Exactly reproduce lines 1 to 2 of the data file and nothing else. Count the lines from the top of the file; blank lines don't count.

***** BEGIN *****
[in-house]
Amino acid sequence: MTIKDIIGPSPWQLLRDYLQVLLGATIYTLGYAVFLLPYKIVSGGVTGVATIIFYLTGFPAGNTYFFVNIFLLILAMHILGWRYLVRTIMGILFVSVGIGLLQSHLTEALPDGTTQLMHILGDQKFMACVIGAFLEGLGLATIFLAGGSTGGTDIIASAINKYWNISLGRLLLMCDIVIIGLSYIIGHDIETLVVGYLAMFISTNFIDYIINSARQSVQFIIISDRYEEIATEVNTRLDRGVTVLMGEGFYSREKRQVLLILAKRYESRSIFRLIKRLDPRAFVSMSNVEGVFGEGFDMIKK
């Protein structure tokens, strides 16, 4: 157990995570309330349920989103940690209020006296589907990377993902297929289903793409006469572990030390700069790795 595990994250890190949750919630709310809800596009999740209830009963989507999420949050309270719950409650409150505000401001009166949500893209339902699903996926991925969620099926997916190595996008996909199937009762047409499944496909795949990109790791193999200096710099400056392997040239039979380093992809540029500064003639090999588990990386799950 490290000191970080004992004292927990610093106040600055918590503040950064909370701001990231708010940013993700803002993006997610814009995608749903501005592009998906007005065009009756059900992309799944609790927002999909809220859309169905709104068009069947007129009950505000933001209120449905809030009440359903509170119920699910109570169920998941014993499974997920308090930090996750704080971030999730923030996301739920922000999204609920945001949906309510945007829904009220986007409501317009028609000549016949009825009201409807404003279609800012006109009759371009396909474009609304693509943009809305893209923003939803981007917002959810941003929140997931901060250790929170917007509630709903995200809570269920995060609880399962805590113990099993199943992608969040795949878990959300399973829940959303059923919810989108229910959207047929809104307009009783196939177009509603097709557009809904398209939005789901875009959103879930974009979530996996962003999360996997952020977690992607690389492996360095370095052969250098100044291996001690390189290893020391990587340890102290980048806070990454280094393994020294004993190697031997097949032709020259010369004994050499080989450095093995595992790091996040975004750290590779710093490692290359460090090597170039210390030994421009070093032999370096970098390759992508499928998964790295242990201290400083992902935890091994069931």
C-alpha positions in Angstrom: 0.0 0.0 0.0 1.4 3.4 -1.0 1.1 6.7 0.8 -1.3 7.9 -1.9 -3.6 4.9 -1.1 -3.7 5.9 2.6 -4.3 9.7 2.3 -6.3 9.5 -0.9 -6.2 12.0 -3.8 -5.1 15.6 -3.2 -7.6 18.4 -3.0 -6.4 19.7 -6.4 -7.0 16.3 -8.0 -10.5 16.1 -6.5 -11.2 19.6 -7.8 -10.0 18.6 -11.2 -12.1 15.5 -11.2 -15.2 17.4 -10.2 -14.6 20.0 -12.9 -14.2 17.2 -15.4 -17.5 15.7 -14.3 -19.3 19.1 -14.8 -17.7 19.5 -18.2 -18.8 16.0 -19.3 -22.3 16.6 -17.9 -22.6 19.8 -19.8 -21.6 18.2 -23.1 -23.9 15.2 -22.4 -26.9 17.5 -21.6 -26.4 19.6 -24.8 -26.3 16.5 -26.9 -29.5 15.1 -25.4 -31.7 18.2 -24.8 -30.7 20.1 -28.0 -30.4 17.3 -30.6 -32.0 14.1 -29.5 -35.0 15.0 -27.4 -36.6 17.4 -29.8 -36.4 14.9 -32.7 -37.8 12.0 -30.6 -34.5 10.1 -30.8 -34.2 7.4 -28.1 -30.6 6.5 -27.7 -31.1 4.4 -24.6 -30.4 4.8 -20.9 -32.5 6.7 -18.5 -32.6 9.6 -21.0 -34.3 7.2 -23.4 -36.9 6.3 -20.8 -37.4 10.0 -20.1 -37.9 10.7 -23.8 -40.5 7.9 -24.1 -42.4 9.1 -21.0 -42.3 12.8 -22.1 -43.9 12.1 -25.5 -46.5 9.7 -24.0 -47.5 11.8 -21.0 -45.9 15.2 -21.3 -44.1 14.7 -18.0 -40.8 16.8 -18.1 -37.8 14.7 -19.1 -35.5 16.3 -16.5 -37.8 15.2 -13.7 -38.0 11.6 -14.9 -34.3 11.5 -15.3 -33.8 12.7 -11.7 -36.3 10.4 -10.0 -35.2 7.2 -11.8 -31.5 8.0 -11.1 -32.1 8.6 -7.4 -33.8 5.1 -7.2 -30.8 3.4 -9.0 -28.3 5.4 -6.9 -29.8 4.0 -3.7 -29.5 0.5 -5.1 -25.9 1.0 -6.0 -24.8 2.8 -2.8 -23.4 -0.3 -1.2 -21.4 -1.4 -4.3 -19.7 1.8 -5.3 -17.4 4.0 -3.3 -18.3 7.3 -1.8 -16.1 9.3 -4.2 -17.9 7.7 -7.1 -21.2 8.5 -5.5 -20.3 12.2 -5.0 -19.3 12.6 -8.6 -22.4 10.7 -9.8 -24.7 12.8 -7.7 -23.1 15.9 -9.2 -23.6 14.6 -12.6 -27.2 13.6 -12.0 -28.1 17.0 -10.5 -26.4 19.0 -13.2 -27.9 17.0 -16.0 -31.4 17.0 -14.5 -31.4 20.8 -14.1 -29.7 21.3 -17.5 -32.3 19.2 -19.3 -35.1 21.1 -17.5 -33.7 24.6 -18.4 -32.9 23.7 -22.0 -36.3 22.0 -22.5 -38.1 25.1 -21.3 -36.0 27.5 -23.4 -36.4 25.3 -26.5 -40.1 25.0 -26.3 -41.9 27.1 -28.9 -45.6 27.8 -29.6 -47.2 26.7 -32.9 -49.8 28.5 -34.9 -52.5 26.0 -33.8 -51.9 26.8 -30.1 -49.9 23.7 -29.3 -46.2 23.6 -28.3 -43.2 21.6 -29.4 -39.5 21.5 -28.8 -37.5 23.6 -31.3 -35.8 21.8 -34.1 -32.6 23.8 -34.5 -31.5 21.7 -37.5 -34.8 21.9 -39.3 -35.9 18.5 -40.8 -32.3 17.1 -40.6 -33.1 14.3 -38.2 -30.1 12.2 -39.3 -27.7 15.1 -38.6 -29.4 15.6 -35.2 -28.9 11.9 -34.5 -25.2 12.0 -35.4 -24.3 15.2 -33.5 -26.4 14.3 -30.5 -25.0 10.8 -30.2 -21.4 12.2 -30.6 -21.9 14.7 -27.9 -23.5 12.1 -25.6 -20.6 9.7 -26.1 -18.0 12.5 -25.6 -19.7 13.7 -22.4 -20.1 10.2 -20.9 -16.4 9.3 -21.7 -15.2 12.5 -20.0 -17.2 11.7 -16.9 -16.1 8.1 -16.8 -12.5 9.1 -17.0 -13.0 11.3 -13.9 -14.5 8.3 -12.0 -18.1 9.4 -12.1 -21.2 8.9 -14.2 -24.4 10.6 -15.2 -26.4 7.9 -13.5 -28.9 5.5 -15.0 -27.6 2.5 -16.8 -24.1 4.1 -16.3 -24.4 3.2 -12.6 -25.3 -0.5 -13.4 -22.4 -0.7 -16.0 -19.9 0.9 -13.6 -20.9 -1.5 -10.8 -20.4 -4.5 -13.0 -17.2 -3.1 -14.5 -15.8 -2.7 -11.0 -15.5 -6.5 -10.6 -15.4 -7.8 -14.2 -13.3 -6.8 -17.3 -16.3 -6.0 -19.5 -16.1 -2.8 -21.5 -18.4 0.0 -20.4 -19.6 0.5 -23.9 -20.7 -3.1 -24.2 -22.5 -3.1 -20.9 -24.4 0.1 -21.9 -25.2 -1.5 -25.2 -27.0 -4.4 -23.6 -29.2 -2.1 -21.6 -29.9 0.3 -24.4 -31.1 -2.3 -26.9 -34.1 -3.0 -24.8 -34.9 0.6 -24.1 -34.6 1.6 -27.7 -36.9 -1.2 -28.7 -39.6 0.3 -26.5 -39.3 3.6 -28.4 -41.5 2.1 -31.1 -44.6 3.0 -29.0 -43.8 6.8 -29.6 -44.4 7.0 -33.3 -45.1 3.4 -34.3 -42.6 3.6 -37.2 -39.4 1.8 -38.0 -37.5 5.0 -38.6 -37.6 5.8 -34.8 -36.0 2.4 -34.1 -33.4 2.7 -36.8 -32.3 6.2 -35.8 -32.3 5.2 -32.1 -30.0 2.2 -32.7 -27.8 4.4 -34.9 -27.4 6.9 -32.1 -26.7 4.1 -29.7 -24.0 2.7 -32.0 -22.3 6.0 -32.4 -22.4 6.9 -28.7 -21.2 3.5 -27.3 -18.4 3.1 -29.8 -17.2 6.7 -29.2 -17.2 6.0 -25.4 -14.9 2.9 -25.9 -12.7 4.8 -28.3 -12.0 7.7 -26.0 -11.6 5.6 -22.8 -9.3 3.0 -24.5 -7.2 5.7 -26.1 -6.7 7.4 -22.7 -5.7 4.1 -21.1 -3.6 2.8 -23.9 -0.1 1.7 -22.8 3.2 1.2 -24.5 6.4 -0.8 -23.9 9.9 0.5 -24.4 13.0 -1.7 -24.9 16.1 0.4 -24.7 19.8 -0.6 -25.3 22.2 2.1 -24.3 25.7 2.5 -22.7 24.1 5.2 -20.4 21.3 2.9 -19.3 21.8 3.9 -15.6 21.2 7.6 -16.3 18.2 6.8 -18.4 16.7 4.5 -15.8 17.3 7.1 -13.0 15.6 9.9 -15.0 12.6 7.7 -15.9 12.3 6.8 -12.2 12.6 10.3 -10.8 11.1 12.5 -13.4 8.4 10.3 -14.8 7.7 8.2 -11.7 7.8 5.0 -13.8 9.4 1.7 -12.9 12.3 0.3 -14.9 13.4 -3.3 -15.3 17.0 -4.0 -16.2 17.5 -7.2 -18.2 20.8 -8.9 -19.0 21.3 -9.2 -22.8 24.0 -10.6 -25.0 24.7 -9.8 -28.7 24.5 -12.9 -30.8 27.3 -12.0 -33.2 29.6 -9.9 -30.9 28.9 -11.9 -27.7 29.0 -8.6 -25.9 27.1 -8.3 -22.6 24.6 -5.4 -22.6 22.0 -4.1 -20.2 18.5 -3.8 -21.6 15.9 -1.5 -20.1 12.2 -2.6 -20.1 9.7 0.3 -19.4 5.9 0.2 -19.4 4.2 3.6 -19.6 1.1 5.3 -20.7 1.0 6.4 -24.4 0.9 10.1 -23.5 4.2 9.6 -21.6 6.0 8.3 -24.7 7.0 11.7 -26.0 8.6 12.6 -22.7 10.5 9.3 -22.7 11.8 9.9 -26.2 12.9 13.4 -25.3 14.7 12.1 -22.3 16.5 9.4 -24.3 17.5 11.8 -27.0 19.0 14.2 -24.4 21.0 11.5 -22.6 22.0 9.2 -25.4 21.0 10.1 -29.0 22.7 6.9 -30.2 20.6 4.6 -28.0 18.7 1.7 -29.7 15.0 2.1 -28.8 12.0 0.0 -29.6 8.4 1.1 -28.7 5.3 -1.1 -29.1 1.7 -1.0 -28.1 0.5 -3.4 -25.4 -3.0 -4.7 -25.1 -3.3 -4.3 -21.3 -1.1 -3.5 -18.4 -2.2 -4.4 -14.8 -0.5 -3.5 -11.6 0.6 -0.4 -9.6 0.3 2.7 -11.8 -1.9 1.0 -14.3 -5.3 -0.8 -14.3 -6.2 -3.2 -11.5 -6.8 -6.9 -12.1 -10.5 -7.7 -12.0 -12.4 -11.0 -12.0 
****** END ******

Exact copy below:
[in-house]
Amino acid sequence: MTIKDIIGPSPWQLLRDYLQVLLGATIYTLGYAVFLLPYKIVSGGVTGVATIIFYLTGFPAGNTYFFVNIFLLILAMHILGWRYLVRTIMGILFVSVGIGLLQSHLTEALPDGTTQLMHILGDQKFMACVIGAFLEGLGLATIFLAGGSTGGTDIIASAINKYWNISLGRLLLMCDIVIIGLSYIIGHDIETLVVGYLAMFISTNFIDYIINSARQSVQFIIISDRYEEIATEVNTRLDRGVTVLMGEGFYSREKRQVLLILAKRYESRSIFRLIKRLDPRAFVSMSNVEGVFGEGFDMIKK